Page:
The scene outside the Miami Arena looked at first like some sick Cuban Miami awards ceremony. As attendees approached, protected by police escorts, the crowd behind barricades called out insults instead of adoration. Newspaper reporters and evening-news crews mutated into one paparazzi horde, rushing ticket holders, demanding to know why they had come to see Los Van Van. Most gave a simple answer: Because they wanted to.
For the concertgoers, the climb up the broad flight of stairs to the arena doors was a small but significant freedom march. For the protesters watching from across the street, it was nothing less than a massive perp walk.
Screaming into megaphones and Madonna-style headsets, they called out, ironically, the same names familiar to anyone who has been subject to an act of repudiation on the island of Cuba itself: "traitor, faggot, scum." Some went quietly inside, while others embraced their moment in the limelight. At the top step, they turned and waved, gave their adversaries the finger, or goaded them to come inside as well. Three boys in red Che Guevara T-shirts loped along in glum teenage defiance. Several protesters broke away, charging at the concertgoers with Cuban flags until police grabbed them. Altogether it was at once a moving show of human conviction -- from both sides -- and a sight so absurd that police officers were seen giggling as they watched from their mounted horses.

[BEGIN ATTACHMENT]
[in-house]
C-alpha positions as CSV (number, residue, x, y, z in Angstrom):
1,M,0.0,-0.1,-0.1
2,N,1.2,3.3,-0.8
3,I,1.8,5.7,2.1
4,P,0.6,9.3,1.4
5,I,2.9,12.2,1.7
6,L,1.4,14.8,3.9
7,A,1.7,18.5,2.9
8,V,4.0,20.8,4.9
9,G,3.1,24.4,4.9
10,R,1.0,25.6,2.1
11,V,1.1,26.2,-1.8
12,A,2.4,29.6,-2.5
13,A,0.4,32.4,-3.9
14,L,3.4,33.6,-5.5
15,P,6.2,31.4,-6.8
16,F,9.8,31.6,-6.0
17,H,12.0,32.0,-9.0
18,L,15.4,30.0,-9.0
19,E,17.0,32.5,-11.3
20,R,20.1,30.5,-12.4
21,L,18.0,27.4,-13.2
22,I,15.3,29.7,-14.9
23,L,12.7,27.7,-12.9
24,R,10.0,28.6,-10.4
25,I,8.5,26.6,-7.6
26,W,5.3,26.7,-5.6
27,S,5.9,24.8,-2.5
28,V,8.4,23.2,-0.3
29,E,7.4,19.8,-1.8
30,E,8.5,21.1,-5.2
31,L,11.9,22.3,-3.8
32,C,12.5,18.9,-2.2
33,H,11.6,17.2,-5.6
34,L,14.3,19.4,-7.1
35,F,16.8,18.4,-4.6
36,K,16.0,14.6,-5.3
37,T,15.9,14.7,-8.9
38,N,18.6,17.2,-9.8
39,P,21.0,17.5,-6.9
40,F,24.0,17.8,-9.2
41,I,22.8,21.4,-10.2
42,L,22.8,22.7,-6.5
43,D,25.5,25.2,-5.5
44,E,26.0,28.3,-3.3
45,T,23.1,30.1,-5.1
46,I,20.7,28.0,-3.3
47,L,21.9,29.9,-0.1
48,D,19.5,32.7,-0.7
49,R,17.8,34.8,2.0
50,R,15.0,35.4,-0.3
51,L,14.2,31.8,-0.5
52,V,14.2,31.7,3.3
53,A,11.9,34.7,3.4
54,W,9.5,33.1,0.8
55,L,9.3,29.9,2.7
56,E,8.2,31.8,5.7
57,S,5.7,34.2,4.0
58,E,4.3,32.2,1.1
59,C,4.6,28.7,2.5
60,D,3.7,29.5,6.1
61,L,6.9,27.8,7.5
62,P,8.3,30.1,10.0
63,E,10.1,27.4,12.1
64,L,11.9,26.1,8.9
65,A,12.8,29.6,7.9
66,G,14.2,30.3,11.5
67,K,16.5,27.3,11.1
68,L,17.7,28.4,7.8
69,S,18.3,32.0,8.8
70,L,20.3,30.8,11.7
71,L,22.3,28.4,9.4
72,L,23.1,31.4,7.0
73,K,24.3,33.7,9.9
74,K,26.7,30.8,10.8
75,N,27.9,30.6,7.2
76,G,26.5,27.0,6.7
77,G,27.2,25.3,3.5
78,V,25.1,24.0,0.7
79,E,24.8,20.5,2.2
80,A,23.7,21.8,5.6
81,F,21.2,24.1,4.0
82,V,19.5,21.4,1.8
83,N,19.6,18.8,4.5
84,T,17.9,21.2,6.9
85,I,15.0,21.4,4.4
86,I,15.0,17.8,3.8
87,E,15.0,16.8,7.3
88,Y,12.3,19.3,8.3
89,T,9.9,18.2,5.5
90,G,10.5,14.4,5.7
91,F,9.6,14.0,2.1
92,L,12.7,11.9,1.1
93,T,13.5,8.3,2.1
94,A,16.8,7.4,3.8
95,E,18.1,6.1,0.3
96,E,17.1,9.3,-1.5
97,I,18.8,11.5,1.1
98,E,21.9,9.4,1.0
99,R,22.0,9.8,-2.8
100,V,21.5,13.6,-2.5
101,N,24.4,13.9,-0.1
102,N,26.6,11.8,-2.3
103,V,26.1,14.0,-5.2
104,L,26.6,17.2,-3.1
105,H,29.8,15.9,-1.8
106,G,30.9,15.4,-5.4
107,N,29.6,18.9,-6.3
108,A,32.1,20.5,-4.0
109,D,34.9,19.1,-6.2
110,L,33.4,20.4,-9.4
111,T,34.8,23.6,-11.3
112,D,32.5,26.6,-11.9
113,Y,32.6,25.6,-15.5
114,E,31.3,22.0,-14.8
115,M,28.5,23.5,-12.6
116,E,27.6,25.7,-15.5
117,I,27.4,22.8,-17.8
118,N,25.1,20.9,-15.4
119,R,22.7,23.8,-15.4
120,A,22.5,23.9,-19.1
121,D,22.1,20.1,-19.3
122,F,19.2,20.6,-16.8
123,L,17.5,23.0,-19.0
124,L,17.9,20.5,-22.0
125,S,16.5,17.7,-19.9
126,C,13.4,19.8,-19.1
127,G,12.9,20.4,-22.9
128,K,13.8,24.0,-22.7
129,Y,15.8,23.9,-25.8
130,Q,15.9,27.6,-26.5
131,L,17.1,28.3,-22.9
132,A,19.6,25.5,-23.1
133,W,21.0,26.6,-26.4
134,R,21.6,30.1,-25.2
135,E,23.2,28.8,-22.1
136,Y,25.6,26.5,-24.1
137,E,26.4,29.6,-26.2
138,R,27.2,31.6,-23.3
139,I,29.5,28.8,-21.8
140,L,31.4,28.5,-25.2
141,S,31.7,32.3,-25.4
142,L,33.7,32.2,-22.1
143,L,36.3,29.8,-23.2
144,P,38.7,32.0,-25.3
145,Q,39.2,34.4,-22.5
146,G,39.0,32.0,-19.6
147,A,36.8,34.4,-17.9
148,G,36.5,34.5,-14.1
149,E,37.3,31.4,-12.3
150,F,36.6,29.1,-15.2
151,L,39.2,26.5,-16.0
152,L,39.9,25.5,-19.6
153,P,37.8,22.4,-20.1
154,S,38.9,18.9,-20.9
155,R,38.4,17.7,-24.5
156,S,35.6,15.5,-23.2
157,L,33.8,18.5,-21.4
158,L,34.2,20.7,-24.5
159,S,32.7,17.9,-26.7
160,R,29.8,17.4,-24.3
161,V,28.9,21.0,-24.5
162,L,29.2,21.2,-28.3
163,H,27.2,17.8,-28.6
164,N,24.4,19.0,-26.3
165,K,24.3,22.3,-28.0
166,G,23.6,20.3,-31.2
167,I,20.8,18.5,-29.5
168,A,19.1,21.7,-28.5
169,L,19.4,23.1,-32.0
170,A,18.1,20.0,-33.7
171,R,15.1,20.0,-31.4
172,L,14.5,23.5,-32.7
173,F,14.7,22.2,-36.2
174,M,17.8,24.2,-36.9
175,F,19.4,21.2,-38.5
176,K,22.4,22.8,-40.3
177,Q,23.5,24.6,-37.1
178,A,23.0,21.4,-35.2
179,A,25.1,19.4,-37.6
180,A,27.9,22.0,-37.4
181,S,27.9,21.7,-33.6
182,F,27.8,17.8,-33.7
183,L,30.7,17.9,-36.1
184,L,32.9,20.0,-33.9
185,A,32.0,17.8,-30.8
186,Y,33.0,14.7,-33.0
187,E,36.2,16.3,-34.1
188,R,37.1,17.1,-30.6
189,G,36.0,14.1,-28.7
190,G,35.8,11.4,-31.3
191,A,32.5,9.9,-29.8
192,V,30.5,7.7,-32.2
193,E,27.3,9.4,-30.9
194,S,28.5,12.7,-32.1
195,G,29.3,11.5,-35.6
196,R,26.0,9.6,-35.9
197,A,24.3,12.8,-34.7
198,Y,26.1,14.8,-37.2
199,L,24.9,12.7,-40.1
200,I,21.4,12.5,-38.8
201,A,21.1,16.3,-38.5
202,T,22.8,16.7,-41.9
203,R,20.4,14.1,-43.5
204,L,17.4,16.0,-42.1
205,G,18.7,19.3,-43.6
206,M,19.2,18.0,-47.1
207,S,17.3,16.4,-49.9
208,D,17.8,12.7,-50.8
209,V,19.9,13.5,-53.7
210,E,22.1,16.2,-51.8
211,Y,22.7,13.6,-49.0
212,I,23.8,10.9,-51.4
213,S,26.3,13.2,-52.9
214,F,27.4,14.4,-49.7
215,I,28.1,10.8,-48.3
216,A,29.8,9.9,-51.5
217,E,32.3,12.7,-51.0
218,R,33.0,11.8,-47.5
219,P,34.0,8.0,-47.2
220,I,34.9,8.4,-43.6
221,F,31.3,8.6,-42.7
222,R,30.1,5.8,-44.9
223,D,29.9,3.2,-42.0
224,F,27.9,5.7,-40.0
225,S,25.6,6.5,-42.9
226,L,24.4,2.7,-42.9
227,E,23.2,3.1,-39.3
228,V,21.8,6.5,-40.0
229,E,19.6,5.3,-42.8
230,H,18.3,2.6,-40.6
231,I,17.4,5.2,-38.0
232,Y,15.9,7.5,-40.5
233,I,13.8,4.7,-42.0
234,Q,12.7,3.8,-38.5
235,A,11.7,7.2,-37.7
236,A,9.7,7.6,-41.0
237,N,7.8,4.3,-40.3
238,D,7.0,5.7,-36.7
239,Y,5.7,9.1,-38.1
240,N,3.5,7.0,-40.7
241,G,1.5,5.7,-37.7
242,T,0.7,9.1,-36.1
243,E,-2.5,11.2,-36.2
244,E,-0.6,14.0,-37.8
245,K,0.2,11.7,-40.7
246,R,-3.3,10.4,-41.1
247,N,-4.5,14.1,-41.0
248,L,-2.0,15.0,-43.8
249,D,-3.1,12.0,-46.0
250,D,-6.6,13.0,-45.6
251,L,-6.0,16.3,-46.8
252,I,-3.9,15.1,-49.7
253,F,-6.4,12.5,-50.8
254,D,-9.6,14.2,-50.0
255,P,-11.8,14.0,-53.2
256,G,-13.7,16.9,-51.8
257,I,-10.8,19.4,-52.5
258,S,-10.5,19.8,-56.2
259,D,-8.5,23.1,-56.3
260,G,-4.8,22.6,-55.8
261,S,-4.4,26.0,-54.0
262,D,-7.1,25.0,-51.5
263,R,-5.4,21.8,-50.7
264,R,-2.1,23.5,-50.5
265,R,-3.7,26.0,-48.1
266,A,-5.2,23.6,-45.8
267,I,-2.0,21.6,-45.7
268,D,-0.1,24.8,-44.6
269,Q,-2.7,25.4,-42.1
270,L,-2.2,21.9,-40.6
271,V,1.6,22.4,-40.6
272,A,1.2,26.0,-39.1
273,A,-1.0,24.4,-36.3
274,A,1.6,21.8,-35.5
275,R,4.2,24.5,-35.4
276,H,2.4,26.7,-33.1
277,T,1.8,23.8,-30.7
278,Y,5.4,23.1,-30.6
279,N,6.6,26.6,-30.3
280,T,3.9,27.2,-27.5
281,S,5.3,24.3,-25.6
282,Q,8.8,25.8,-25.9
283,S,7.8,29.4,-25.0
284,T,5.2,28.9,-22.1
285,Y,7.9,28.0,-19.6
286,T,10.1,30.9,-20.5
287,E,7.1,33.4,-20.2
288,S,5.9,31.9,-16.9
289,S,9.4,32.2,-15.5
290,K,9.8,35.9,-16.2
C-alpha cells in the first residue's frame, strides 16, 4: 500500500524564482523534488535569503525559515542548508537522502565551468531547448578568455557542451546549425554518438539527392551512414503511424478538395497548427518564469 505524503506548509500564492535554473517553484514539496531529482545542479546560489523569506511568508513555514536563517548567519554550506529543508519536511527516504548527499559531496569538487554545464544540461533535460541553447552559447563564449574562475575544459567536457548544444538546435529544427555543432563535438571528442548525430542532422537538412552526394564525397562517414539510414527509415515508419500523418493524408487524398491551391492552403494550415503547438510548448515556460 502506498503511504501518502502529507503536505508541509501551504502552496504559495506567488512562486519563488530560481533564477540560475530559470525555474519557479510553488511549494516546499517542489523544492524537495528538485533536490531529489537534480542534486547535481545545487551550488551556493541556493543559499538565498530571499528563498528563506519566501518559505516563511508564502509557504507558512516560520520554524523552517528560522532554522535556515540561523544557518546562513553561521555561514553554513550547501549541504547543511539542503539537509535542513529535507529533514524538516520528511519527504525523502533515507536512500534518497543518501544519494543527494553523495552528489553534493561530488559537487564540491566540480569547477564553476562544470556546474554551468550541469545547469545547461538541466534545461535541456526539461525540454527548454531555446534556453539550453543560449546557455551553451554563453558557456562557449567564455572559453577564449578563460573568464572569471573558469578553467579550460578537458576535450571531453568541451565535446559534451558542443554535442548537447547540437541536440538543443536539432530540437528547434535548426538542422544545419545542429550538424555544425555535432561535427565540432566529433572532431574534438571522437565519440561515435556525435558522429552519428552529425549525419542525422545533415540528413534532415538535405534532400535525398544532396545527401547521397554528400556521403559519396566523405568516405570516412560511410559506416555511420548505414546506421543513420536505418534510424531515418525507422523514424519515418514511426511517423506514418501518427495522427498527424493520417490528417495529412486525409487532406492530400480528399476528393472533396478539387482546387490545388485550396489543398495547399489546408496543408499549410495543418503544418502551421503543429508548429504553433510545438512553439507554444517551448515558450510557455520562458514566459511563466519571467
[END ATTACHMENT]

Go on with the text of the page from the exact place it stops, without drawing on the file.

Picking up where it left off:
The night was orchestrated by Los Van Van, but it belonged to the people of Miami. If the Cuban band was upstaged for the first time in its 30-year run, it was not its fault. After being searched by police, sniffed by bomb dogs, and repeatedly interrogated by reporters, the group put on an impeccable show. They played a special set that included old songs for the emigrants who had grown up with their music in Cuba. Even as the crowd danced in celebration, the air was redolent with bittersweet melancholy. It was nostalgia, not the longing for prerevolutionary times that usually pervades Miami, but for the more recent memories of the island, which the band evoked in their songs.
Ever the diplomat, band leader Juan Formell advocated détente between Cuba and the United States, and refused to speak out against his detractors. He left it to upstart singer Mayito Rivera to crack jokes about Miami and giddily improvise lines like "And the police arrived, yes sir, the police arrived" and "The people who are outside missed the boat!" before leading the crowd in a poignant chorus of "Mercy, for God's sake, mercy."
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Outside the protesters stood fast. Groups of exile musicians played rousing renditions of classic Cuban songs from atop a flatbed truck, proving they deserved a better gig than this.
When the two-and-a-half-hour concert ended, a sea of people suddenly began to flow down the arena steps. For a second there was stunned silence. Then the protesters resumed their screams and drum-beating. Pumped up by the concert, the Van Van fans shouted back. Journalists close to the barricades were caught in the melee, hit with eggs, rocks, soda cans and, one cameraman reported, baggies full of shit. At 11:00 p.m. police in riot gear dispersed the demonstrators.
Groups of elderly white people in sensible shoes began walking toward designated bus stops for the trip back to Hialeah. Mulatto couples in glitzy evening wear passed them, headed for their rented limo. No one said a word. A die-hard family wearing "Cuba si, Castro no" T-shirts sat on their car, yelling insults at departing concertgoers as they drove past. One group of Van Van fans stopped to ask the family for directions. The foes were soon engaged in a friendly debate over whether it was better to take I-95 or the Palmetto. As they talked on, a bare-chested homeless man strolled up behind them with a shopping cart, looking for empty cans. The pickings were plentiful, and he smiled as he tossed them into his cart.
By Judy Cantor